“Therefore, behold, I will allure her, Bring her into the wilderness and speak kindly to her.” (Hosea 2.14 )
1 Peter 2.10 recalls the message of Hosea when he ends his paragraph with the words, ‘For once you were not a people, but now you are the people of God; you had not received mercy, but now you have received mercy.’ With these words, Peter concludes a section in his letter displaying the picture of the restoration of God’s people. When we turn back to Hosea, you’ll notice how he begins with a message of judgment: Israel is completely adulterous, going after other gods besides Yahweh. God tells Hosea to name his children, Not-beloved and Not-my-people as a prophetic picture of God’s rejection of Israel. They had completely broken the covenant.
This isn’t the worst of it. It wasn’t just Israel who had broken God’s covenant and been sent into exile. The southern kingdom of Judah later on follows in the footsteps of the Israelites, and they go exile because of their wickedness. These two kingdoms together show the utter wickedness of every man; even people who had been given God’s laws and had seen the marvelous works of God can’t be faithful. Israel and Judah failed! So they were not beloved and not my people.
But Hosea doesn’t just talk about judgment. He provides little glimpses of hope here and there. Look at our verse in Hosea 2.14, ‘I will allure her.’ Even in the midst of apostasy and adultery, God says that he will allure his people. Through the lens of Christ we see what this looks like more clearly. Jesus brings about the restoration from exile through his life on earth. He goes into the wilderness and returns. He brings to the people of God what was most lacking: the ability to follow God’s commands and the forgiveness of sins. Christ calls all to himself through his faithful love and mercy. Now anyone who is in Christ will be in the category of not loved. Instead, they will be called, beloved and my people. This is the message of 1 Peter. We as Christians are God’s people because we are in Christ. We are beloved now because we are in Christ.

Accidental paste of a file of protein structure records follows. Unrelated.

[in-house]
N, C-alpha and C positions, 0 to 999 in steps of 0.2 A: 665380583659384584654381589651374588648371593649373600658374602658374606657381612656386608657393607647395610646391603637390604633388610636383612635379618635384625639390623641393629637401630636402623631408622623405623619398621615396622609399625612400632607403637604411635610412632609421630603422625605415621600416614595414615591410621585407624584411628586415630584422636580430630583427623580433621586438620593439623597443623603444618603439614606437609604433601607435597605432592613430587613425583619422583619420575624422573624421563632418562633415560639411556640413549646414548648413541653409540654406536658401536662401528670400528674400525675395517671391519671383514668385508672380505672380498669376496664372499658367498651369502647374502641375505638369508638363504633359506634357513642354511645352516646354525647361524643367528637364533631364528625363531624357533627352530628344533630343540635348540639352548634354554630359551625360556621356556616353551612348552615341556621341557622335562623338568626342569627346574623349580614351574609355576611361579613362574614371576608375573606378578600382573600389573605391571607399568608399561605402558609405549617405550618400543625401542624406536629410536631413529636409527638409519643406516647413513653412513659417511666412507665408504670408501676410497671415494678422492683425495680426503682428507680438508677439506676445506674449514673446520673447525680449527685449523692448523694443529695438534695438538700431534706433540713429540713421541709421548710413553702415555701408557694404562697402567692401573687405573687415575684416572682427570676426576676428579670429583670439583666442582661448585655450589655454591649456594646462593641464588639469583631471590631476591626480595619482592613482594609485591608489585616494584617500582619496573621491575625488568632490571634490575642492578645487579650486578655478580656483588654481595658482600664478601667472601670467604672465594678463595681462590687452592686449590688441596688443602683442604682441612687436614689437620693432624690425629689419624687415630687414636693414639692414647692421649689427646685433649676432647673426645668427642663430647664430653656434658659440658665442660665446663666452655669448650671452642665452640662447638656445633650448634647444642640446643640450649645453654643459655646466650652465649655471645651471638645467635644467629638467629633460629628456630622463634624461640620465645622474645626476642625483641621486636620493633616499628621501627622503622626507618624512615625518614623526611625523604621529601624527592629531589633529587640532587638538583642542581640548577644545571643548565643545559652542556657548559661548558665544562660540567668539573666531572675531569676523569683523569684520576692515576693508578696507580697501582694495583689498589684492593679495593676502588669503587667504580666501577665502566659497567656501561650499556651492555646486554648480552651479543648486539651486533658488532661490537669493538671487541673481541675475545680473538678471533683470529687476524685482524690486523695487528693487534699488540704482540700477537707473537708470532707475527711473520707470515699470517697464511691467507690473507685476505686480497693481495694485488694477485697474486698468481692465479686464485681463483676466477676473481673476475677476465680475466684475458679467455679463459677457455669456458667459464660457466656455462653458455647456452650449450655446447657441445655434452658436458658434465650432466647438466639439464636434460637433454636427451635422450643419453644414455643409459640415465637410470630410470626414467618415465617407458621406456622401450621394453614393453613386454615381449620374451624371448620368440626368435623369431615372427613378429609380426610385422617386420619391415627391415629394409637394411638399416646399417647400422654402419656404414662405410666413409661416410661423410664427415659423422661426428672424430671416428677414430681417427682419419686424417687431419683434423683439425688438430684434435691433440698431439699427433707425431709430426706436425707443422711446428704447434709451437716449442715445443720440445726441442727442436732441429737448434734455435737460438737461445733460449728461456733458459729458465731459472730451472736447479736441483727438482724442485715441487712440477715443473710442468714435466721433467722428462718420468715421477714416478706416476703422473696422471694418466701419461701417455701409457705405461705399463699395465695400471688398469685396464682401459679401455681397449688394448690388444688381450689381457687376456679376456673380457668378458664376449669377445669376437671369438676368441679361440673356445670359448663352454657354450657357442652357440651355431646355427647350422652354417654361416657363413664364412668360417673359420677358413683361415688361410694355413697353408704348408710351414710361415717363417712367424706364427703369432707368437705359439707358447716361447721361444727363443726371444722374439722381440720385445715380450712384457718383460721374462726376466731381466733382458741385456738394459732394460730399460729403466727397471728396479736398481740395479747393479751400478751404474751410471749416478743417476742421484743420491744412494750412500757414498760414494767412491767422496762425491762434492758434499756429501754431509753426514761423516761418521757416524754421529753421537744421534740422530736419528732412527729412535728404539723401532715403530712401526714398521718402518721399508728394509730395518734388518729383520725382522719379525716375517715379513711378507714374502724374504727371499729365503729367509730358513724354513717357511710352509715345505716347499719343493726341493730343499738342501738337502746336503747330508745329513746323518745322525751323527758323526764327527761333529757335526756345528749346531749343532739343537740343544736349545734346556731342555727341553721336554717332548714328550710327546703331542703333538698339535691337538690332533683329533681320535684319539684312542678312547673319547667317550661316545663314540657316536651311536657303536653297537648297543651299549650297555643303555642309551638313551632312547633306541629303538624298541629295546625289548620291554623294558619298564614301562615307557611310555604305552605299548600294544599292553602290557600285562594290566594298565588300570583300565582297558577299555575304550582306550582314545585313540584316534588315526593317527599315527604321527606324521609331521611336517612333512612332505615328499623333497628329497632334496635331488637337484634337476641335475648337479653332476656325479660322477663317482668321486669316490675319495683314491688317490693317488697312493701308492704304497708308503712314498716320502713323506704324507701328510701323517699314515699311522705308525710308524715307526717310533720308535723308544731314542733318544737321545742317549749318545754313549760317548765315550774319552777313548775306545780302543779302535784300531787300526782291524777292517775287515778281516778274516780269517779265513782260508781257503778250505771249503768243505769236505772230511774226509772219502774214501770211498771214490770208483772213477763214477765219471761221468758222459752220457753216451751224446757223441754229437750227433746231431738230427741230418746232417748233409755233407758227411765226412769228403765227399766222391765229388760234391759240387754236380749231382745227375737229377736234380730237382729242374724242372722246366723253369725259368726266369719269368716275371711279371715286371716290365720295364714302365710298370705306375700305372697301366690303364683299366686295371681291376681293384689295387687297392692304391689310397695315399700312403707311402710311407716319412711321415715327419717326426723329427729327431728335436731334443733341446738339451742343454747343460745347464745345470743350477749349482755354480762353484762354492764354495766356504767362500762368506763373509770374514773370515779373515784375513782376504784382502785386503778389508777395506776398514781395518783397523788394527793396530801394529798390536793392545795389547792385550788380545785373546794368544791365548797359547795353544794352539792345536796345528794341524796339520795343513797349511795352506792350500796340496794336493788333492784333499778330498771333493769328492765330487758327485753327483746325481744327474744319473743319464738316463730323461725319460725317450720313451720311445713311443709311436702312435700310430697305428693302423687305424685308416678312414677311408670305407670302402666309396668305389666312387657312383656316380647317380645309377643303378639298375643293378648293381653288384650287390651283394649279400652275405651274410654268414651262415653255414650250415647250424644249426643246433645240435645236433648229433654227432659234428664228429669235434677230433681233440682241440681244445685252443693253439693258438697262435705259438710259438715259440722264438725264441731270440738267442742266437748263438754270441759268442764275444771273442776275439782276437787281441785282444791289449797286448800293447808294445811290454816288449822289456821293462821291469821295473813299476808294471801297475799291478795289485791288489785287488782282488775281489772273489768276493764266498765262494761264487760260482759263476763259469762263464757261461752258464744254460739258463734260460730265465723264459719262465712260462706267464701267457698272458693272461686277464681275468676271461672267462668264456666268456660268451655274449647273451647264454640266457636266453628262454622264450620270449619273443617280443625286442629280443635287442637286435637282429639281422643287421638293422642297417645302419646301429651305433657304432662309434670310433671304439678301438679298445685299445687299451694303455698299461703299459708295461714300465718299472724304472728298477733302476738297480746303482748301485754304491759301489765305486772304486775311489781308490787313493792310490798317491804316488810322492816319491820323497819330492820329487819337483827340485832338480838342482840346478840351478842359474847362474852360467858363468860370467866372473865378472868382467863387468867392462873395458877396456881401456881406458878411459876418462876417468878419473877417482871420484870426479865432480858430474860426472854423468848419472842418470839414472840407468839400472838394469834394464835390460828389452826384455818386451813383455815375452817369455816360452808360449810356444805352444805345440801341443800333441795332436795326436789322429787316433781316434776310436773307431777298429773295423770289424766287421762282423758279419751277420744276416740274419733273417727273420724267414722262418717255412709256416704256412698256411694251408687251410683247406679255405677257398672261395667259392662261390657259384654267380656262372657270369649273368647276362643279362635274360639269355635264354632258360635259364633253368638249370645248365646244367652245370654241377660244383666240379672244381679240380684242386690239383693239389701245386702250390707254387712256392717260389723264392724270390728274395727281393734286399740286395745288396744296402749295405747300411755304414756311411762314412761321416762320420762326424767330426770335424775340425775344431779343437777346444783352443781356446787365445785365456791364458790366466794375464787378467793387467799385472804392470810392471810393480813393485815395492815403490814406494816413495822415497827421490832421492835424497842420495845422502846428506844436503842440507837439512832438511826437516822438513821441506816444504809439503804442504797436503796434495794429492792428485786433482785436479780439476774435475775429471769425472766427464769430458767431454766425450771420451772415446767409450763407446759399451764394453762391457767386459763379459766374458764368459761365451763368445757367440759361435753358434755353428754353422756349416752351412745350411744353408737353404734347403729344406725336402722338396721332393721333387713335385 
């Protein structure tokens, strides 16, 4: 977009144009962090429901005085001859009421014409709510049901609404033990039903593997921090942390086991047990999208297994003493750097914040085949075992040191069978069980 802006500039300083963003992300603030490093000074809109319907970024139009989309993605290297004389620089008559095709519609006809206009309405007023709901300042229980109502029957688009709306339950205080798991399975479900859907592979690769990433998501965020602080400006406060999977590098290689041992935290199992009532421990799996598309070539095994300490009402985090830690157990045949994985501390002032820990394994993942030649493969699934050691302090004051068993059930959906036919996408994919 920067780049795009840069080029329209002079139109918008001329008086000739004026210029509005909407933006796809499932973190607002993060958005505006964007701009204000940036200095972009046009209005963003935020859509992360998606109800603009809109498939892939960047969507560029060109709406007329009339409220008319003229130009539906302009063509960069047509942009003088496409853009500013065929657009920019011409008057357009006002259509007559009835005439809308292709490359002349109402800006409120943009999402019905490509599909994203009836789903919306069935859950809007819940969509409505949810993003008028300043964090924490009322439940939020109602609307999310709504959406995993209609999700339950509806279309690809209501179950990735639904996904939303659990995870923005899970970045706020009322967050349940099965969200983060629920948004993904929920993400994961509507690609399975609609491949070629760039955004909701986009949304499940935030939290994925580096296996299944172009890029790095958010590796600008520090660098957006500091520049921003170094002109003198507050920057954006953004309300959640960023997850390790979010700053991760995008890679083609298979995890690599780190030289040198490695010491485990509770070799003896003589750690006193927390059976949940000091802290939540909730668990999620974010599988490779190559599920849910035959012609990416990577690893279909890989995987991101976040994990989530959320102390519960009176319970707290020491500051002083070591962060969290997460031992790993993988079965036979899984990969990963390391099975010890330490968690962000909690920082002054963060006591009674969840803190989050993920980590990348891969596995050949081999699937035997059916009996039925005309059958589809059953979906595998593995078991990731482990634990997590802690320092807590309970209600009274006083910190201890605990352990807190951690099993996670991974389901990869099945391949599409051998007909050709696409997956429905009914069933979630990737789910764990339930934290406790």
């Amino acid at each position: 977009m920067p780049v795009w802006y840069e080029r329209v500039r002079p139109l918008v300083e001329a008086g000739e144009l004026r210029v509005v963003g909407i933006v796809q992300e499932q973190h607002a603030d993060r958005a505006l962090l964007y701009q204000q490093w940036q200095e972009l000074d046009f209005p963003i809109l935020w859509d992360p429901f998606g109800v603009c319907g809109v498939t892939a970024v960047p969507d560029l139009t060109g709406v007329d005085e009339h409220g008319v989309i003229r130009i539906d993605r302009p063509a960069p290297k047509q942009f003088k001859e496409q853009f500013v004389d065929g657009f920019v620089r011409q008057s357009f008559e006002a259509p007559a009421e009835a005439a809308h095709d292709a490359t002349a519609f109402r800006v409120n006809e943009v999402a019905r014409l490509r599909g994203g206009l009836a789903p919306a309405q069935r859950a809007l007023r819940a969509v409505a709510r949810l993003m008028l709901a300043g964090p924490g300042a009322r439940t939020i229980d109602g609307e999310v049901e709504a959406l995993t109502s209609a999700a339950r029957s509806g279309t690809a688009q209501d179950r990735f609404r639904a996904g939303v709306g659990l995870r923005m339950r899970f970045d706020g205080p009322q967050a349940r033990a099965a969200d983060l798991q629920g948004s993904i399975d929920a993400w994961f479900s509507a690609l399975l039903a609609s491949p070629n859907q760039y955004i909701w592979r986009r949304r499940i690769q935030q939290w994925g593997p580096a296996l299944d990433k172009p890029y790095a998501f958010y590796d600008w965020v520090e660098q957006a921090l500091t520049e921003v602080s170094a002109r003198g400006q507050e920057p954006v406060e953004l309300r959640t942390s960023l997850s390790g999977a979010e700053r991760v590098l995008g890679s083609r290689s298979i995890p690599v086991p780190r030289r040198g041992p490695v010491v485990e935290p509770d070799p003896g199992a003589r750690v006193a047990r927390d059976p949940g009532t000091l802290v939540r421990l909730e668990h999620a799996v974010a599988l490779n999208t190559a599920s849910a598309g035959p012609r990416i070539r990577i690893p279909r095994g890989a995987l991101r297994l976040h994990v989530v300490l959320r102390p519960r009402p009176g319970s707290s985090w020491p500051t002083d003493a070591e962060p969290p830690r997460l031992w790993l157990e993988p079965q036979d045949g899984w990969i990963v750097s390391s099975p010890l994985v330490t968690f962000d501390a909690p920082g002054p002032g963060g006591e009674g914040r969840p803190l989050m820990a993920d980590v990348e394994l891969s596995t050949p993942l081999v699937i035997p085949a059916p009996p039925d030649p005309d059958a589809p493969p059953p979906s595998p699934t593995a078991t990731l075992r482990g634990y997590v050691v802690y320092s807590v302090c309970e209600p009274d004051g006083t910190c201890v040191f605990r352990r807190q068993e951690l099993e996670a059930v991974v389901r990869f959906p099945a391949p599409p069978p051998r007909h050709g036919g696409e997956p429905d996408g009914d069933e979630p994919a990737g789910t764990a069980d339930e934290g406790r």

Our response then is found in 1 Peter 2: because we are beloved and God’s people, we offer up spiritual sacrifices to God and proclaim the excellencies of Him who has called us out of darkness into His marvelous light. In other words we worship him completely and proclaim him boldly! The result is quite the opposite than you would expect. Peter is writing to those who are being persecuted. He might have said, avoid talking too much and anyone who might cause you trouble, but instead he says worship and proclaim. These are public acts of devotion to Christ for the world to see and for some to scoff at. However, Peter considers that doing these things gives the believer hope. Doing these things reminds us of the sure foundation: our hope of salvation and glory. Even in the midst of pain, we are able to have inexpressible joy because of the work of Christ. This is why we regularly gather as a congregation to worship: because it reminds us of our great hope in the midst of a dying world.
--J. Andersen 7/28/16